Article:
Economic think tank GKI’s combined business-consumer confidence index, compiled with the support of EU funding, reached a new historical low in January, falling to -39.8 points from -36.7 points in December and -19.6 points twelve months earlier, GKI said on Monday.
The business confidence index slipped to -30.5 points in January from 28.2 points in December and -9.7 points twelve months earlier.
In the industrial sector, confidence deteriorated at a slower rate in December, but the decline accelerated again in January. Assessments and projections of production both worsened. The assessment of stock of orders was also worse, though export orders improved. Fewer companies planned to make new hires.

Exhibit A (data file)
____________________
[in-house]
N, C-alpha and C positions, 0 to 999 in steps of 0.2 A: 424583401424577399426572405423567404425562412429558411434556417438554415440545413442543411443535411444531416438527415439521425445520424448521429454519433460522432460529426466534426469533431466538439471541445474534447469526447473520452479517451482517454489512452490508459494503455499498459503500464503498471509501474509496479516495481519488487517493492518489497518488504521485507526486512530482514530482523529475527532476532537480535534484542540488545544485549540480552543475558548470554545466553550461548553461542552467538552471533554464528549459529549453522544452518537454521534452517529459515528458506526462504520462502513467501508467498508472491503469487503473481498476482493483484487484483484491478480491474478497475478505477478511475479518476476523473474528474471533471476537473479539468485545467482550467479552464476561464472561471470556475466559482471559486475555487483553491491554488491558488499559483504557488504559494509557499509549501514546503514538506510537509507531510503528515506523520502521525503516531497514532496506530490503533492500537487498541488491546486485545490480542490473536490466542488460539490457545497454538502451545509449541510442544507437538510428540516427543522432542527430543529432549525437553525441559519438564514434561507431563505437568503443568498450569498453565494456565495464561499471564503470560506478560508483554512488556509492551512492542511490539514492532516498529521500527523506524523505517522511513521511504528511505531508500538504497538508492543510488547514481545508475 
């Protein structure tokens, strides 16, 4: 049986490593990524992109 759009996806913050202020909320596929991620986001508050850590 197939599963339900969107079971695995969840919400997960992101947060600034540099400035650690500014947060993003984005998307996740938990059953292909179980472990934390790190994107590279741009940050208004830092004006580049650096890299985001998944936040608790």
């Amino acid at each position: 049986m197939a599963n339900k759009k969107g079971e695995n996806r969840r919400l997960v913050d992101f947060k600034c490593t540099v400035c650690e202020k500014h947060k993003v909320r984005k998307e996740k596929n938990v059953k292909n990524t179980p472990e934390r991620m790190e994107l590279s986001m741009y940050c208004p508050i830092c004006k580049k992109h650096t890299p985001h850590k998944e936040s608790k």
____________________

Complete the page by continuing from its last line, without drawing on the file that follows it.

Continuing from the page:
Construction companies’ assessment of output and stock of orders was little changed, but fewer said they would raise staff numbers. The decline in confidence in the service sector slowed in January. The assessment of the pace of business worsened, but outlook and plans for new hires were unchanged. Trade companies’ confidence improved slightly in January after falling since July. They said selling positions were much improved and the outlook was better.
Industrial and building industry companies plan to raise prices, while most other segments expect a drop. Trade companies said they would raise prices less than in December. The outlook for the economy as a whole worsened in the trade and building sectors, but improved in the service sector.
The consumer confidence index dropped to -66.1 points in January from -60.8 points in December and -47.8 points twelve months earlier. About 88% of households said they could make no savings and fewer said they planned big-ticket purchases. Households’ fear of inflation worsened slightly and their outlook for the economy as a whole deteriorated. (MTI-Econews)